MIT adds tunnels to Li-ion batteries, now charge in mere seconds

Lithium ion batteries are in all kinds of consumer gadgetry, from digital cameras to video game controllers. They're also in cars, but the time it takes to charge an electric automobile — several hours at least — hasn't really swayed folks who spend ten minutes at a pump.

MIT has a new revamped version of the Li-ion batteries we know and love that could change all that. It uses the same lithium iron material, but the researchers have bored tunnels through the surface, giving lithium ions an expressway of sorts. This allows the batteries to be charged in a matter of seconds, and release energy just as fast. That doesn't mean that your battery will fizzle out in the blink of an eye — instead, they're more powerful and can handle the kind of strain an electric automobile, such as the Chevy Volt pictured above, demands. With the new batteries, you could charge your car just as fast as it'd take to fill it up with gas.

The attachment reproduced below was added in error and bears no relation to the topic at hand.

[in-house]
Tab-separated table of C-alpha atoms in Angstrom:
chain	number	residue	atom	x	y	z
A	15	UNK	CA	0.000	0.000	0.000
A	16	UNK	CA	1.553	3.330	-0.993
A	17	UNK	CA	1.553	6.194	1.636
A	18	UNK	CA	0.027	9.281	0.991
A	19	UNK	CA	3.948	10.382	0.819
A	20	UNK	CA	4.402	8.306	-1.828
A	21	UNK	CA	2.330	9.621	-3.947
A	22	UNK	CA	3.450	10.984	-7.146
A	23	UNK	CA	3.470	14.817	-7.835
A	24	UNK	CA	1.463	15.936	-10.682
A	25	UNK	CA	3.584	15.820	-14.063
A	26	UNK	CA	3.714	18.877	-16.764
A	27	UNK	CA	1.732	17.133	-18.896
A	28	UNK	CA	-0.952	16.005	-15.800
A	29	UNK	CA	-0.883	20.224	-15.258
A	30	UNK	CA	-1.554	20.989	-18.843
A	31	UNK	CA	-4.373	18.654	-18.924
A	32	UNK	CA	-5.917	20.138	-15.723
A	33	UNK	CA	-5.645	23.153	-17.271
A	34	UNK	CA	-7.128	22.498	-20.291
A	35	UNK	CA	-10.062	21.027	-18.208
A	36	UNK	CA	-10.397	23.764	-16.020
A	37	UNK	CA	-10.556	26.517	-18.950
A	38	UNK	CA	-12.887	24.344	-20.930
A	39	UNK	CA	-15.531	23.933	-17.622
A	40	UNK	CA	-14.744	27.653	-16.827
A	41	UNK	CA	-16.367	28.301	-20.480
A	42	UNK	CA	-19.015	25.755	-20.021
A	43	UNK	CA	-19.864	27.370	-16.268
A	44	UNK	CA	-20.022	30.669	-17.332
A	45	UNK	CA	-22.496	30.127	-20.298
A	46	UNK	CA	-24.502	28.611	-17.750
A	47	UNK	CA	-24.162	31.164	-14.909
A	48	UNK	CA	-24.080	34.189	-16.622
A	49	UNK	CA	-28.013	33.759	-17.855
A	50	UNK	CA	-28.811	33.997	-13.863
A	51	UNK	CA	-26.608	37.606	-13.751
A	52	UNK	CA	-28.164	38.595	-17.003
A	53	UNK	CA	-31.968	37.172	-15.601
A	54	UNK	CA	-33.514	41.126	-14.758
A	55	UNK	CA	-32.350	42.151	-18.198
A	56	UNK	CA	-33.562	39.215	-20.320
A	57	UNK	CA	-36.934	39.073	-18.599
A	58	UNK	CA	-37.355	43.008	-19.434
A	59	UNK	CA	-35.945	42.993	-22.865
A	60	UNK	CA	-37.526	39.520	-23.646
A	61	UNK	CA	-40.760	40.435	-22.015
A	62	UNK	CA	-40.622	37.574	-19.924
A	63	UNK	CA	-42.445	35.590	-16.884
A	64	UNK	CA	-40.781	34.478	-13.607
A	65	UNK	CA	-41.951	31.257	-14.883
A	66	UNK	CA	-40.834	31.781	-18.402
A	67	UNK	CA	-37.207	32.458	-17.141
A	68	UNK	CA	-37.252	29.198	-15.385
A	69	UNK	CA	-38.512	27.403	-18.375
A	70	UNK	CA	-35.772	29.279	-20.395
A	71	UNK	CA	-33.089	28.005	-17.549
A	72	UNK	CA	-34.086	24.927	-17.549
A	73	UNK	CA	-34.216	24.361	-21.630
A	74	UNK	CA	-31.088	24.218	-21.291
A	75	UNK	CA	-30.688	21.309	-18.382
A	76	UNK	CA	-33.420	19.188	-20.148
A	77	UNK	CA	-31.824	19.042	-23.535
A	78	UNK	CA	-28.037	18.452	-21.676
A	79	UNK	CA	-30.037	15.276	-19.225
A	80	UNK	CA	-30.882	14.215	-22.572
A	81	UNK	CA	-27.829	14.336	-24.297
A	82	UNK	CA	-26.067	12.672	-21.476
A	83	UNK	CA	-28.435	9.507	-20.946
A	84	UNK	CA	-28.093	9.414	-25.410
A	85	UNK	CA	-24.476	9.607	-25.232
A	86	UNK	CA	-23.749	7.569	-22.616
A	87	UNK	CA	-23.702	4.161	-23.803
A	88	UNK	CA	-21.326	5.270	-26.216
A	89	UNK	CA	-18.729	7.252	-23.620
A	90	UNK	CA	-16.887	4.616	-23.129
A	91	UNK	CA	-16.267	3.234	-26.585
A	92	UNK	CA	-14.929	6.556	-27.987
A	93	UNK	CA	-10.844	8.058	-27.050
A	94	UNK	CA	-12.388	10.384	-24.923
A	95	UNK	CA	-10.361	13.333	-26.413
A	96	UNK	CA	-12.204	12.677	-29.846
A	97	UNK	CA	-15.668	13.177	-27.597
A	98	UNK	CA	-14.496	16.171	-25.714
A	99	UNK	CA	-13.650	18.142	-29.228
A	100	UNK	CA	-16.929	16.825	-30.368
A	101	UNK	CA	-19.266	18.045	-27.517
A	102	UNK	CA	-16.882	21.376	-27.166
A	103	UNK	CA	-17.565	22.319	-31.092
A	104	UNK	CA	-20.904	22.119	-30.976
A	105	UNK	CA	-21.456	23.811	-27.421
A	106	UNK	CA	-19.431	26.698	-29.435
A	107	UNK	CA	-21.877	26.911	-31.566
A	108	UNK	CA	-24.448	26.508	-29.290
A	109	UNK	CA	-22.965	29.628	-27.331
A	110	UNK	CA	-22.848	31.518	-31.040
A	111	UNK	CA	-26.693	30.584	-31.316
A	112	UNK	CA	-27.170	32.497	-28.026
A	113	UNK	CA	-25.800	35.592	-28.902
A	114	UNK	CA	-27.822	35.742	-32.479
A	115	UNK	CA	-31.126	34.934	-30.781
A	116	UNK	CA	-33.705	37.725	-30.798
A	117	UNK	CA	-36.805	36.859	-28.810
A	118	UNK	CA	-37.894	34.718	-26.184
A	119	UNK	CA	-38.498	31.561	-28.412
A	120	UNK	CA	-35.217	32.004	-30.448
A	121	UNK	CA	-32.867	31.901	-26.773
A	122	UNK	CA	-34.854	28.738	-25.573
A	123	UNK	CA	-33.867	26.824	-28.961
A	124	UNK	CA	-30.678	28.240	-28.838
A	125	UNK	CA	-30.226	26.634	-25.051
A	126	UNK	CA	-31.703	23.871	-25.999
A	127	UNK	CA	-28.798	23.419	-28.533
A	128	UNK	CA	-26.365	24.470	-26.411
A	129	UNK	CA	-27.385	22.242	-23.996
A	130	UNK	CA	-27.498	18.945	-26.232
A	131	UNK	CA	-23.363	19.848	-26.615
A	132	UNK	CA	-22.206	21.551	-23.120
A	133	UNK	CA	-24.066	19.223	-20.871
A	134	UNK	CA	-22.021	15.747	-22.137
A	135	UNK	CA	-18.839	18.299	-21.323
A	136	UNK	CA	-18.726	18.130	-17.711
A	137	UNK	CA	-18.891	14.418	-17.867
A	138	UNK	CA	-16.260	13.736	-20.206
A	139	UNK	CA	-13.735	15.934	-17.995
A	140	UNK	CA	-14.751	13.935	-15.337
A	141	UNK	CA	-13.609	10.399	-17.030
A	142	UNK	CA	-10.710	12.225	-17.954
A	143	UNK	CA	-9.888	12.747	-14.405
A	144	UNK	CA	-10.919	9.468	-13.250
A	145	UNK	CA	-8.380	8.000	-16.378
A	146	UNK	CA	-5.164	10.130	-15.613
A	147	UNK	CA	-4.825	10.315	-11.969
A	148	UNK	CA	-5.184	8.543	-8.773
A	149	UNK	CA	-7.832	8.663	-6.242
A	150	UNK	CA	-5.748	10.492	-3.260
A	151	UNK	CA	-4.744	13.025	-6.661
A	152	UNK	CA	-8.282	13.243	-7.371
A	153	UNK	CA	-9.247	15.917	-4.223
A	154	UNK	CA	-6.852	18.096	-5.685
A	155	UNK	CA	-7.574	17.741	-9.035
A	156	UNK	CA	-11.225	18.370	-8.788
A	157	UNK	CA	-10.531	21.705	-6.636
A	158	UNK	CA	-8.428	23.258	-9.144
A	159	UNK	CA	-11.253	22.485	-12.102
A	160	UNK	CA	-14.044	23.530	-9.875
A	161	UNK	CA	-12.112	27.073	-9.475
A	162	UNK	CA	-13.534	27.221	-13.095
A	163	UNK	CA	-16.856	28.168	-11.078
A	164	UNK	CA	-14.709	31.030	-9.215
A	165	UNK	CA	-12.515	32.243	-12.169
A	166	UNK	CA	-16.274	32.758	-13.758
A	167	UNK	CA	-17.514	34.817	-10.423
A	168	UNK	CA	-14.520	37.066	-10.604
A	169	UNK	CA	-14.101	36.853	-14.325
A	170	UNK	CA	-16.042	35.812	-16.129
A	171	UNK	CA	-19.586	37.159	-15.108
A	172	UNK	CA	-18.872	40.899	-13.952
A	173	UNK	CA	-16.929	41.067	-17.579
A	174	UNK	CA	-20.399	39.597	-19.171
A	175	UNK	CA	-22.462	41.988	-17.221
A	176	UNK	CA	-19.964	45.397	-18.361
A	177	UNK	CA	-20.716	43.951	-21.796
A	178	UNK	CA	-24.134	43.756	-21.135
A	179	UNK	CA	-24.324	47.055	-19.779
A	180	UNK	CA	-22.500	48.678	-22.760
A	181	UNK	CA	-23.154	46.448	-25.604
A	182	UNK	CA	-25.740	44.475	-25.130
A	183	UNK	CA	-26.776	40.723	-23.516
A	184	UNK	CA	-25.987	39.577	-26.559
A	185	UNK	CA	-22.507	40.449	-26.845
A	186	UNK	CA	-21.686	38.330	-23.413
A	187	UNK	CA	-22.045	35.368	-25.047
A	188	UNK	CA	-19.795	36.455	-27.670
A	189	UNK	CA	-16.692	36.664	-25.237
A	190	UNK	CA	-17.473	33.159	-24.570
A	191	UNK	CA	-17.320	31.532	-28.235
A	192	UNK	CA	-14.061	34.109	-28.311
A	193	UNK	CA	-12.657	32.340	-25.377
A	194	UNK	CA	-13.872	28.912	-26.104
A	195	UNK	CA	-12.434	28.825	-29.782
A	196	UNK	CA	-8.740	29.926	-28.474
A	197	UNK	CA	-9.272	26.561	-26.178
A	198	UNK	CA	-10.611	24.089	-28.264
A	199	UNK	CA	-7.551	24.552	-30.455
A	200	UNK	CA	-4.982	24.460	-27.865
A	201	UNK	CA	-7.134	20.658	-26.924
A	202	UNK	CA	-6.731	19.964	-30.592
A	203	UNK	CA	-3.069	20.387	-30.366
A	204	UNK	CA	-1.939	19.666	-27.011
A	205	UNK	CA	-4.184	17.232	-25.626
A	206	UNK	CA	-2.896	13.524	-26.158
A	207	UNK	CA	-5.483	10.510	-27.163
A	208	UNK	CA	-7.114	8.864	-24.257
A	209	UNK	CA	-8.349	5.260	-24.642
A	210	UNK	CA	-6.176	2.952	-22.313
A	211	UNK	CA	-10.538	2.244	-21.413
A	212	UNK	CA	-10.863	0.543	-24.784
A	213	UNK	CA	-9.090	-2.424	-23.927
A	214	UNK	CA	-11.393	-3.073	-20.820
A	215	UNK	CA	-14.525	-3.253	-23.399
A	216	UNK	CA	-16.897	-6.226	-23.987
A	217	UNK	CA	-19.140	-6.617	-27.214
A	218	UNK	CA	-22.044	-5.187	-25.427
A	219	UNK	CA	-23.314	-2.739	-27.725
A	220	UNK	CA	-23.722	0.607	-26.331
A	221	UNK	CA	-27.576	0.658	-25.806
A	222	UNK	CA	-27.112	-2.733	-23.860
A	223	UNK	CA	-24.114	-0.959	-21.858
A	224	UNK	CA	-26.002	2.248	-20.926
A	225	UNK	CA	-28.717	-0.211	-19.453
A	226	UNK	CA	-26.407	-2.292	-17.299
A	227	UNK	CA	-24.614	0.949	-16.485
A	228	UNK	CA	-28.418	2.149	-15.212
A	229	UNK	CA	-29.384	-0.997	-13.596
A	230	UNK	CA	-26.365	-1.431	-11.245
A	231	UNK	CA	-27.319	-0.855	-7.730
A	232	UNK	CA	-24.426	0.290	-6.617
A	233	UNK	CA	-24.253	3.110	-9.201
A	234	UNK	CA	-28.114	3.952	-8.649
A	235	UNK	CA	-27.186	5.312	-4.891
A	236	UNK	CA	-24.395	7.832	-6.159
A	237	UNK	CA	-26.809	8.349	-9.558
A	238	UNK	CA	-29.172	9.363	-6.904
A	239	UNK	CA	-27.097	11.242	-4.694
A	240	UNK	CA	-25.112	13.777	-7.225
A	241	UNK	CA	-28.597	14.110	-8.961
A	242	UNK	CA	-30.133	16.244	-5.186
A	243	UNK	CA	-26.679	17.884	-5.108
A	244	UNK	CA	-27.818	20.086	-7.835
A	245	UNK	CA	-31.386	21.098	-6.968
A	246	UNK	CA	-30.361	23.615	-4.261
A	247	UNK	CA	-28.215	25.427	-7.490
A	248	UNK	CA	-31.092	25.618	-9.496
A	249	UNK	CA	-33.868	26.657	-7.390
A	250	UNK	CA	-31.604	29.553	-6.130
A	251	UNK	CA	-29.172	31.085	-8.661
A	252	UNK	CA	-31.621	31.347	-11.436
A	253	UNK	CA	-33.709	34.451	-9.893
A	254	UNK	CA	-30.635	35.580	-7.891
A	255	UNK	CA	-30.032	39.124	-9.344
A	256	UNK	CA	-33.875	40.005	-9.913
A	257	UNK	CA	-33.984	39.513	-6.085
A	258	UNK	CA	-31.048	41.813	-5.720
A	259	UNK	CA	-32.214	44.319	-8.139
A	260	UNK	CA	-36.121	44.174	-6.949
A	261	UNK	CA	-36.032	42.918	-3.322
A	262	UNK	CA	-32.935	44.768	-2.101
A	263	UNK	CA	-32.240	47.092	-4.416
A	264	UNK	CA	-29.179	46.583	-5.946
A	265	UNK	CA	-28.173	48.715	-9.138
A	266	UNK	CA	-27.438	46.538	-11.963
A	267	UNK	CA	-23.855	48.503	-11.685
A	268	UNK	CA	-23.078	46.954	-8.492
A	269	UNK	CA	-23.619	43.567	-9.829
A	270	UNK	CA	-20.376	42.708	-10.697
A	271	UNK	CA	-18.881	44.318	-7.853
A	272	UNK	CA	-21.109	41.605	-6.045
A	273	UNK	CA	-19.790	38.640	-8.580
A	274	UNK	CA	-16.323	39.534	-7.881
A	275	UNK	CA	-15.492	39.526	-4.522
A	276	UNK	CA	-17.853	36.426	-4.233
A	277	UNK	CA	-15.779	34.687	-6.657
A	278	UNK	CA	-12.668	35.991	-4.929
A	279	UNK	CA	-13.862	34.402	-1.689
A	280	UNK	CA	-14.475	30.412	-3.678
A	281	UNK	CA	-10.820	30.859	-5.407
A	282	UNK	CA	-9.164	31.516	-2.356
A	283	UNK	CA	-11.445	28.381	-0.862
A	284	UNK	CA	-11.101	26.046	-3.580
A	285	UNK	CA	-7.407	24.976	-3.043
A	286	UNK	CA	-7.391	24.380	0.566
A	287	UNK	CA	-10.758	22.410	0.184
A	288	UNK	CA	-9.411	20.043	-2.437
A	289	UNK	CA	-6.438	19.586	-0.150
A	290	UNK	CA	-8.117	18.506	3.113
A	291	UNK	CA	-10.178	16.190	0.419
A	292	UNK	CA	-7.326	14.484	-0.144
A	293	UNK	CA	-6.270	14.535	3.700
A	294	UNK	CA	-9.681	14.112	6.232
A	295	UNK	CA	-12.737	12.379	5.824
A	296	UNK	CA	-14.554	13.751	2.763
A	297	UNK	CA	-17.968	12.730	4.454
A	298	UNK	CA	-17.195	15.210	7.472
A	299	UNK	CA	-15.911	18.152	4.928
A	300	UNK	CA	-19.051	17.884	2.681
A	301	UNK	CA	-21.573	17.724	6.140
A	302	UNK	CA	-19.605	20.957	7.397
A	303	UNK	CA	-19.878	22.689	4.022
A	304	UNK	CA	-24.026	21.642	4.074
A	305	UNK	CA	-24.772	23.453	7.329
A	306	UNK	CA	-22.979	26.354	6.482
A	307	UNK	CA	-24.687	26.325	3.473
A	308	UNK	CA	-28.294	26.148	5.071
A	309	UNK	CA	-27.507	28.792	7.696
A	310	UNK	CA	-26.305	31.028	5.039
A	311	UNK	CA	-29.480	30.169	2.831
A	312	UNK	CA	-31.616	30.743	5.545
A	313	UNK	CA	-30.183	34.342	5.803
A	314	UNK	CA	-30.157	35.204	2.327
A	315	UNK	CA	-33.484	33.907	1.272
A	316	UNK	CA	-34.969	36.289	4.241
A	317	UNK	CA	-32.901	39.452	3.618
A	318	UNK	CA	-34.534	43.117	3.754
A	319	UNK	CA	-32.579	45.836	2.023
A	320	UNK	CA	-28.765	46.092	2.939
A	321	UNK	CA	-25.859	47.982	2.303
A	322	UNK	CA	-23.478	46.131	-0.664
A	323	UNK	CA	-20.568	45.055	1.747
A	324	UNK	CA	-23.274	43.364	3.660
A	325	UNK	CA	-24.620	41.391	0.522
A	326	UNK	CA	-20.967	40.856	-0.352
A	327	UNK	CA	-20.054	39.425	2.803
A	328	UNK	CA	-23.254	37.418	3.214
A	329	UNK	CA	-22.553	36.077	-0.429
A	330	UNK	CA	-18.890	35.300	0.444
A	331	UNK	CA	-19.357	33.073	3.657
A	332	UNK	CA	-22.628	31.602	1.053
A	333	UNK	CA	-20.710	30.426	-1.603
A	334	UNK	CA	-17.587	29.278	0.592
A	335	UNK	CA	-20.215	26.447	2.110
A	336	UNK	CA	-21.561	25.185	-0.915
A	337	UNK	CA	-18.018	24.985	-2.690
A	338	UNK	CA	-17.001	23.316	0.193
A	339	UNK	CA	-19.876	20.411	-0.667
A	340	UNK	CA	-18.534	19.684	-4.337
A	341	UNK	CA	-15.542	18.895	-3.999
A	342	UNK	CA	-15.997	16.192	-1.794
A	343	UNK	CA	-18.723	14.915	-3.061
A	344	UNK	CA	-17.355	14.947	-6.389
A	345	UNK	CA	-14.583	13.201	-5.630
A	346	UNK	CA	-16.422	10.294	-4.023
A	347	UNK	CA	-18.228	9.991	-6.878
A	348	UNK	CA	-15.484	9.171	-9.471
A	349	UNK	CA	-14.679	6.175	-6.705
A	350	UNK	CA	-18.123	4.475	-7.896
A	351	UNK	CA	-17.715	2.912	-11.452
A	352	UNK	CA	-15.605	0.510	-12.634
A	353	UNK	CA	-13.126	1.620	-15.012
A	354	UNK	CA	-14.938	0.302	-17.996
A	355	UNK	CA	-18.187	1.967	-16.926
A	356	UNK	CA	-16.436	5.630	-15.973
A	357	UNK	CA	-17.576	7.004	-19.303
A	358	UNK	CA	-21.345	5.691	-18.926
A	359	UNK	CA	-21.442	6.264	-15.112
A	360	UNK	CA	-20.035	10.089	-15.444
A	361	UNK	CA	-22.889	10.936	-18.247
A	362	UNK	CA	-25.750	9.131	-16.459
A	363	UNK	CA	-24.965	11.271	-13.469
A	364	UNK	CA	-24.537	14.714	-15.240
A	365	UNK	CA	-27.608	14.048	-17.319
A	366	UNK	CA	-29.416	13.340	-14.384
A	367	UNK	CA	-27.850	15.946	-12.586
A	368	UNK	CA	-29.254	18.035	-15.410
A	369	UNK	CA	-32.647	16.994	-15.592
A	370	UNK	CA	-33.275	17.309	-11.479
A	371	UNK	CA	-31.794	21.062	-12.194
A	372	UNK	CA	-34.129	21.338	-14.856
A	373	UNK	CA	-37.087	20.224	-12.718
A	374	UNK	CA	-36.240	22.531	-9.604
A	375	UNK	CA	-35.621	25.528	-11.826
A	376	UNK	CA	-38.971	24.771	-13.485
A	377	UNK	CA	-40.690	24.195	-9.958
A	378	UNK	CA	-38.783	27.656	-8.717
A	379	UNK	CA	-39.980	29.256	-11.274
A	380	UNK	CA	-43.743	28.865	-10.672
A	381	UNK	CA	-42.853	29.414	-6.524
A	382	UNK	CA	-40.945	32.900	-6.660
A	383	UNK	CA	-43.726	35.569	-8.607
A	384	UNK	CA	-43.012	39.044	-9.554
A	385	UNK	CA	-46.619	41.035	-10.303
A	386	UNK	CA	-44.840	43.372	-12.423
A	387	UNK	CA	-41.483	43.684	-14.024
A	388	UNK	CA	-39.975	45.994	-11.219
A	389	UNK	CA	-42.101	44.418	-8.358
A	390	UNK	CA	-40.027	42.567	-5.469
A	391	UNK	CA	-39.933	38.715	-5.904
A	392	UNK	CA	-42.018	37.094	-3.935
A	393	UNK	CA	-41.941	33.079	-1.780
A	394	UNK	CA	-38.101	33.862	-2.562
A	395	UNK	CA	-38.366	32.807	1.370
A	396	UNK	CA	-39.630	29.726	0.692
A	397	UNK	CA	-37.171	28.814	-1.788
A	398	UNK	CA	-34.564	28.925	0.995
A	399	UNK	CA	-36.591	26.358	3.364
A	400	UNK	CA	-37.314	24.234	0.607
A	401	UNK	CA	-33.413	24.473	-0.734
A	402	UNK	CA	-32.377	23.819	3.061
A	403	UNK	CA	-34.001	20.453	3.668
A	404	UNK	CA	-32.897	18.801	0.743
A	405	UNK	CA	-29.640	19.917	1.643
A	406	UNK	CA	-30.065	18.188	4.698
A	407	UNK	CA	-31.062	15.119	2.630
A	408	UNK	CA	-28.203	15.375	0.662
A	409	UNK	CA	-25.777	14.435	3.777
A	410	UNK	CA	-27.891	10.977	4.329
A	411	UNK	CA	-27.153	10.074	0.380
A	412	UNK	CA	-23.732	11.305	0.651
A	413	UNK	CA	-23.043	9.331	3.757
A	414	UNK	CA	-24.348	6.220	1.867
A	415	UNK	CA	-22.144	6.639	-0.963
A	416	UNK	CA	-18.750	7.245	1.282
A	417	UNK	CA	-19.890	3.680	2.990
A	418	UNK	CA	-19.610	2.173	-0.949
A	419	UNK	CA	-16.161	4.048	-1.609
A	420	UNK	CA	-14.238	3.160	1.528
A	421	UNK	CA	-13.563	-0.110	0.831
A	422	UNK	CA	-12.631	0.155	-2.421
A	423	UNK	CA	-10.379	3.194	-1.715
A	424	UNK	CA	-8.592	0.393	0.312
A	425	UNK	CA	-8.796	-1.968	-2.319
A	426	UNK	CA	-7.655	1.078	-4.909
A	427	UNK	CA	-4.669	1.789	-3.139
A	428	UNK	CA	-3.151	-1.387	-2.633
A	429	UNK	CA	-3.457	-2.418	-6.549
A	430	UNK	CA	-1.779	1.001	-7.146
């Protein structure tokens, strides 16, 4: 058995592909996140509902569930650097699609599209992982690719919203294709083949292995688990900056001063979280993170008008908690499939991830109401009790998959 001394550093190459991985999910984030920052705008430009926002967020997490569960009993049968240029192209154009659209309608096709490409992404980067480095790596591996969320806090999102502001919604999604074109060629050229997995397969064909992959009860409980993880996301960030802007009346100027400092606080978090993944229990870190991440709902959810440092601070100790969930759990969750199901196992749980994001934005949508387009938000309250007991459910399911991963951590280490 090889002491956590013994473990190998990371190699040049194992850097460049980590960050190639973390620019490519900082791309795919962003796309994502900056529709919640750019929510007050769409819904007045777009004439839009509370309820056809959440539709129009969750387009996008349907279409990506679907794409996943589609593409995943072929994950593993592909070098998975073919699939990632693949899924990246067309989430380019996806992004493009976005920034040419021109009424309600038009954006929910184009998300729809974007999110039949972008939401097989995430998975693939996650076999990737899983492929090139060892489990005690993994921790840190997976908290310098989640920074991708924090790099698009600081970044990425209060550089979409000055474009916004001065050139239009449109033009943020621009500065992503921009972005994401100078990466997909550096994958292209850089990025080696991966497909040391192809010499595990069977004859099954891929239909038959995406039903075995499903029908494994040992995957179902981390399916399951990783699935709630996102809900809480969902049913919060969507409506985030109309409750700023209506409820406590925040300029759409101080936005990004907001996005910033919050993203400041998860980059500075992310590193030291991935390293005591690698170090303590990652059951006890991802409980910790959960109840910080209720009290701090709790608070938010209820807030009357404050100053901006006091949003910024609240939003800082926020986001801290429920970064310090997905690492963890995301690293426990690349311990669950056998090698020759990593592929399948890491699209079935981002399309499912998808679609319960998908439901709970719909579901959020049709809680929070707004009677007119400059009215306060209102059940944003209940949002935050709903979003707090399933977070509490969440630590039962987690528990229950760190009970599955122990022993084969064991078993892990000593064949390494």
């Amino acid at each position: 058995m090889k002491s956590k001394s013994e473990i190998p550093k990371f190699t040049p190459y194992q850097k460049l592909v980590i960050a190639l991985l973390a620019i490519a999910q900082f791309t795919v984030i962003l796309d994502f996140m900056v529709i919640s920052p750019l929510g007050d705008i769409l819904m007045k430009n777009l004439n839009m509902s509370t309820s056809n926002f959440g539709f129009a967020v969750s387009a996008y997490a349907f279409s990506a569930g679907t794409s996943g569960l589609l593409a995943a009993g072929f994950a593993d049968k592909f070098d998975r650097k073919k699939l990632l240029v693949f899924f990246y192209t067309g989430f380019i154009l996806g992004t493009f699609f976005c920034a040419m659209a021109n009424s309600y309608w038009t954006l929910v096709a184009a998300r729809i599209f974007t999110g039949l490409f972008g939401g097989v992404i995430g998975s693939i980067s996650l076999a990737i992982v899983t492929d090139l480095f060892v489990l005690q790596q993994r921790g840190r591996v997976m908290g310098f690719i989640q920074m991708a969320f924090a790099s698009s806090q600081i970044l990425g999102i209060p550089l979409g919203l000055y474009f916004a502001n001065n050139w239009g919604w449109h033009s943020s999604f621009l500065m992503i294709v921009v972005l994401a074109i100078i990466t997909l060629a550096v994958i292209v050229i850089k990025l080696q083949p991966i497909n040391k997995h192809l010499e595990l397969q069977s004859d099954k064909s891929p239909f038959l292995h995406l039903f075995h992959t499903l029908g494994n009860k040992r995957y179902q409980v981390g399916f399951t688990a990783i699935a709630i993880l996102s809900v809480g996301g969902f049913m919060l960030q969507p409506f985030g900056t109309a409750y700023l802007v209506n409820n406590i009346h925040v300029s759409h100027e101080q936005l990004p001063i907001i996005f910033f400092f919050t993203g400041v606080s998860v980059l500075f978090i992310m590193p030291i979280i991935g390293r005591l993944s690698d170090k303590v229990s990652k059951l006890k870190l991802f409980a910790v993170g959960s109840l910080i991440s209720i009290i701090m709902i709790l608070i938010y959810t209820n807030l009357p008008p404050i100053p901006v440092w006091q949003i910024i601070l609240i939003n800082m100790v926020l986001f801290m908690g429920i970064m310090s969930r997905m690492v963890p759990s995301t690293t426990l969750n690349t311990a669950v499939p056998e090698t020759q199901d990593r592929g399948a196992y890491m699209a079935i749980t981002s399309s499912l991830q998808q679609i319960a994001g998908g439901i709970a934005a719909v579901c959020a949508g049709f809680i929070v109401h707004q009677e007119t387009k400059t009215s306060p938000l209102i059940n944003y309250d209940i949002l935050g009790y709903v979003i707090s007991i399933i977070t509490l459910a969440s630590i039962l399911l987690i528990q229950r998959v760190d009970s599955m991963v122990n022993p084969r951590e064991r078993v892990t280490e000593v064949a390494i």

The new holy batteries also don't degrade as quickly as their tunnel-less cousins. Prototypes have already been made, and the team says that we could see the new batteries in products in as little as two to three years.

Via TG Daily